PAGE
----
The problem with being Global and/or Distributed
Giving good feedback, and receiving it gracefully, is easier said than done. It becomes even more difficult when your team is cross-cultural or distributed.
In the first case, you may have lexical differences, and the ‘language barrier’ could lead to misunderstandings or misdelivery. I used to run invoicing for a company comprising mainly Portuguese employees, and I remember one of them telling me during a particularly tense pay run, "Charlotte, you have to stop asking people if they’d mind sending their invoice to you. Tell them to send it! In Portuguese these things are taken very literally – if they do mind, then they will think sending it is optional!". Stereotypically British and overly delicate back then, I’d thought my feedback on their promptness was tactful, and their lack of response was frustrating and confusing to me. This kind of misunderstanding is far from uncommon – if you’re interested in the idea check out this article about cross-cultural communication.
Besides potential language barriers, with a distributed team you then have the added problem of which channel you use to communicate. I’ve personally used messaging services including Google Hangouts, Slack and Telegram extensively, as the main and most convenient method of daily communication. Whilst I love the ease of having access to your whole team at your fingertips, sometimes only a conversation over the phone, or even in person, will do. It’s incredibly difficult to control how you come across over messaging services. As this recent article in The Telegraph explains, there is an informal text etiquette of which many people may not be aware. Even an ill-judged full stop may make your comment sound demanding or aggressive! If you’re in a rush or not concentrating fully, your feedback might easily come across differently to how you intend.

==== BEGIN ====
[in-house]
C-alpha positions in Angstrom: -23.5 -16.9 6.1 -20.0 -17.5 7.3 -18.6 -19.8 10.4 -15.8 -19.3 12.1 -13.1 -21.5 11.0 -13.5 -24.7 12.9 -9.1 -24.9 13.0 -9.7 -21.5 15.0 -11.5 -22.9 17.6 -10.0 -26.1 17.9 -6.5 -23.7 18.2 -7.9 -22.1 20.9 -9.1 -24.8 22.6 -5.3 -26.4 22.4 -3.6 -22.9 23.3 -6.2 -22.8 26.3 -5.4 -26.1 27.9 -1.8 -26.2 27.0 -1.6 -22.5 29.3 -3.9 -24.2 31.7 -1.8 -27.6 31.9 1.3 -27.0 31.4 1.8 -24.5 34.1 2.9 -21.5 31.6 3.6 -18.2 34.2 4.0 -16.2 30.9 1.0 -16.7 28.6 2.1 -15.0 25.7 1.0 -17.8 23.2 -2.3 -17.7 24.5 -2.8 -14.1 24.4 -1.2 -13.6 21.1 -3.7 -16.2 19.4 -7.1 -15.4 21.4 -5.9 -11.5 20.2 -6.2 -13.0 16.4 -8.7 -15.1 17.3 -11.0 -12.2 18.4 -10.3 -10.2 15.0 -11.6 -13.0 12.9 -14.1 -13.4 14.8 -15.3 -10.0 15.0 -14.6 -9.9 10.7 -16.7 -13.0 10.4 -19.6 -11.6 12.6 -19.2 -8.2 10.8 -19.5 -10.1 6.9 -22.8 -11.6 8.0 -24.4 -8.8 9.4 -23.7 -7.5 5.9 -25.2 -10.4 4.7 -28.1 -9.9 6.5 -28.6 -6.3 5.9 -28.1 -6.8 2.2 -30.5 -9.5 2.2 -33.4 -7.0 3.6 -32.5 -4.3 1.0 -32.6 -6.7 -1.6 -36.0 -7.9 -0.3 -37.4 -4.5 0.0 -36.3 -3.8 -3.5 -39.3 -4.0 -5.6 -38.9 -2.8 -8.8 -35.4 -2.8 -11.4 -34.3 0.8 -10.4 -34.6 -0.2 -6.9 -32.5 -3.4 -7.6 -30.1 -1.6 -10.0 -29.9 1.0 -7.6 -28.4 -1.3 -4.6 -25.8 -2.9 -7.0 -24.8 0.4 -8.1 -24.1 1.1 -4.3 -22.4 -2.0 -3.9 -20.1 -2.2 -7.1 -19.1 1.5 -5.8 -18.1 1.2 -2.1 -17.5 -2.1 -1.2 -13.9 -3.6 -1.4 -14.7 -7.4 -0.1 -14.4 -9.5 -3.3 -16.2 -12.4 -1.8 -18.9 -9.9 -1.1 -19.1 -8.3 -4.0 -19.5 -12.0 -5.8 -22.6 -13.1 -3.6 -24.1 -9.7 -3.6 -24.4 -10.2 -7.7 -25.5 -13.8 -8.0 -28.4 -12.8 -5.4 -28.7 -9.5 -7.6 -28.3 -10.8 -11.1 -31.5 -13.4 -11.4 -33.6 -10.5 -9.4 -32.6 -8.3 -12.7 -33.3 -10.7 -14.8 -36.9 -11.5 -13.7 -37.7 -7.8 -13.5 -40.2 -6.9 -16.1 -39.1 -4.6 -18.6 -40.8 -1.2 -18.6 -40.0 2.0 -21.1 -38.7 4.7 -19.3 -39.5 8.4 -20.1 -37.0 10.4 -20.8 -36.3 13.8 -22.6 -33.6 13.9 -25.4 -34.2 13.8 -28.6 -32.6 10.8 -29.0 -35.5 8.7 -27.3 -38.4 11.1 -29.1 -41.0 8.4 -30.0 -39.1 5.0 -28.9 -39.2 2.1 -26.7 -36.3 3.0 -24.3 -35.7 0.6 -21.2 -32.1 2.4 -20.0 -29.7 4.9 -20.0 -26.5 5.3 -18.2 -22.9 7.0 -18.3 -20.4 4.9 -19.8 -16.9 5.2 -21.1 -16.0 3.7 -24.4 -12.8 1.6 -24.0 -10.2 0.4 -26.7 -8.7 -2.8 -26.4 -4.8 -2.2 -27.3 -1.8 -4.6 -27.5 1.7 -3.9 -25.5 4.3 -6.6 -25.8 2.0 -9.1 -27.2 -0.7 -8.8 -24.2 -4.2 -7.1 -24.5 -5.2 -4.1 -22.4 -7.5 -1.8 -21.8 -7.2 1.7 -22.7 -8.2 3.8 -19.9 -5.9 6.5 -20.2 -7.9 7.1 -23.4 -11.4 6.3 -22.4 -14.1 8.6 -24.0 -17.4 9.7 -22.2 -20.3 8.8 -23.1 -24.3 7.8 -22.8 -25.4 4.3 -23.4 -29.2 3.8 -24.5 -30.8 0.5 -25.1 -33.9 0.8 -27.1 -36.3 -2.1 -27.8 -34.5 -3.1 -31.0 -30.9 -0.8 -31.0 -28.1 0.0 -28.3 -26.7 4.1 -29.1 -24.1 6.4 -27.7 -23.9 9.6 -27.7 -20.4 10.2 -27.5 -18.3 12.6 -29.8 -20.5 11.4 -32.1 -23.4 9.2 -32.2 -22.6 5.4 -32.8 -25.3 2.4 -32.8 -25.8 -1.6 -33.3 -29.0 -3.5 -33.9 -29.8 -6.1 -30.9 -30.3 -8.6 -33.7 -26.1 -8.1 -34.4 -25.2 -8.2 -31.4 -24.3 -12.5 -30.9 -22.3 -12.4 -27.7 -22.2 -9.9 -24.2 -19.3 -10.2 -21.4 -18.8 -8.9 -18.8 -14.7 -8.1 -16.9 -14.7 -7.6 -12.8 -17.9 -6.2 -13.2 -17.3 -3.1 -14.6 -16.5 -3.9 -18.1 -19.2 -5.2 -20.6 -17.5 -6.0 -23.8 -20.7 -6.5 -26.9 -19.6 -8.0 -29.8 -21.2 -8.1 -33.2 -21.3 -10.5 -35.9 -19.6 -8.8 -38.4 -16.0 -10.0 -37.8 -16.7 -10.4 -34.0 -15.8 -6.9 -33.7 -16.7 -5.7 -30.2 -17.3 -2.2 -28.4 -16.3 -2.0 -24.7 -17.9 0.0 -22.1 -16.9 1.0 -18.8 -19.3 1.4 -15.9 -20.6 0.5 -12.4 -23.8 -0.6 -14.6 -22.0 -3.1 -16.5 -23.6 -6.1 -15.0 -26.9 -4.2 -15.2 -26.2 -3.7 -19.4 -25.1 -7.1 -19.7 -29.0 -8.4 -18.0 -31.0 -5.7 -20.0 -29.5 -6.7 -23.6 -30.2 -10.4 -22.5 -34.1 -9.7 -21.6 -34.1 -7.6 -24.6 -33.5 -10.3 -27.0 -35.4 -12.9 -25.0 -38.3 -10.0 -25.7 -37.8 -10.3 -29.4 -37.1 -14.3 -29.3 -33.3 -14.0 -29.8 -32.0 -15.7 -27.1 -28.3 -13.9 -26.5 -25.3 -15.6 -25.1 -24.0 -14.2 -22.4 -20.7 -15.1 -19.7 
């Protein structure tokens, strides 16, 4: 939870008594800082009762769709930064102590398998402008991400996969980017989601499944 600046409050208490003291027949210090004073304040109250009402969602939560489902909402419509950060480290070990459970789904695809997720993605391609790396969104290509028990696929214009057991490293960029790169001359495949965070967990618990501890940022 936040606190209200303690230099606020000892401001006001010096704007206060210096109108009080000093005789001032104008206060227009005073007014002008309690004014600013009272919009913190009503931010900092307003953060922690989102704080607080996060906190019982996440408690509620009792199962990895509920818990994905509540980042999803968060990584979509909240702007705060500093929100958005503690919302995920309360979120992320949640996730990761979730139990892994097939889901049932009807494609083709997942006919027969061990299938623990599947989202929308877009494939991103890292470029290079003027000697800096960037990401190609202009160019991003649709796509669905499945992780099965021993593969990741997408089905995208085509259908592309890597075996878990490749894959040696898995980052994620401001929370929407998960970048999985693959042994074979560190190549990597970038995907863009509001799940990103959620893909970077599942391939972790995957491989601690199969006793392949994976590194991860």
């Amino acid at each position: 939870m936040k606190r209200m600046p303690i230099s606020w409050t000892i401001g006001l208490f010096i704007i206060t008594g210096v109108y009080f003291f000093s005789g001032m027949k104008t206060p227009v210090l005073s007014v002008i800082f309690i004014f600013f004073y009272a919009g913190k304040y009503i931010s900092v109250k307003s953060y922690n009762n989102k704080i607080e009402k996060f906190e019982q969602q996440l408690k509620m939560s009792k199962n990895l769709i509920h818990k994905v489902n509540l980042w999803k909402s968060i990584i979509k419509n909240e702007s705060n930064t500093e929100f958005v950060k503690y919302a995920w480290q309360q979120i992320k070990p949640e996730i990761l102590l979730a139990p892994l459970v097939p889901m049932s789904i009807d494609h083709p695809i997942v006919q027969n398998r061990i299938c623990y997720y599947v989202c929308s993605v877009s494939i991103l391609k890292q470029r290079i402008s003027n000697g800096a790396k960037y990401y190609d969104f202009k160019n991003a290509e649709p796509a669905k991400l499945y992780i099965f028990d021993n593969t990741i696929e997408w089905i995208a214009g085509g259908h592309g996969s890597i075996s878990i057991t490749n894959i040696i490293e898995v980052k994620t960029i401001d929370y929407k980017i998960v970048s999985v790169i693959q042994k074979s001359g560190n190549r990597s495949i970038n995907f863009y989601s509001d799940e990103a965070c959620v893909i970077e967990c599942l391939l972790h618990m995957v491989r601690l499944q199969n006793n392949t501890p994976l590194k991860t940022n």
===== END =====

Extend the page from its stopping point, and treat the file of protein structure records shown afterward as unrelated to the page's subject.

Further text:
What’s the solution?
Well, there could be many, but at Cloudreach a fundamental aspect that’s helped us build a culture of feedback has been our internal Cloudy principles, in particular these two:
Respect the Individual and Individuality
A basic recognition that we are not the same, that’s it’s a good thing, and a reminder to be sensitive to people’s individuality in our interactions. This mantra also encompasses the idea that each other’s differing perspectives can be very useful for our own personal development, and to therefore be receptive to feedback.
Be easy to work with
This serves as a reminder to be receptive to other people’s ideas and advice. In a previous post on Building Company Culture we referenced our belief in the "culture of yes" (always be open to assisting others, and the default option should be to approve people’s ideas and feedback, rather than reject them). This mantra encourages people to be very open with colleagues about their opinions, trusting that they will be heard.
Another good example of feedback in action at Cloudreach is our Glassdoor page, where there’s a large number of reviews. We love Glassdoor as a platform because it’s so transparent and a chance for employees as well as people experiencing our company for the first time to be really honest about us. We want to be publicly accountable to employees and candidates for our performance.
Trust is such an important element in creating a culture of feedback, so it’s key to remember it won’t happen overnight. Culture is something you must build carefully, but we truly believe it all starts with openly encouraging feedback wherever possible and, above all, demonstrating you are really listening.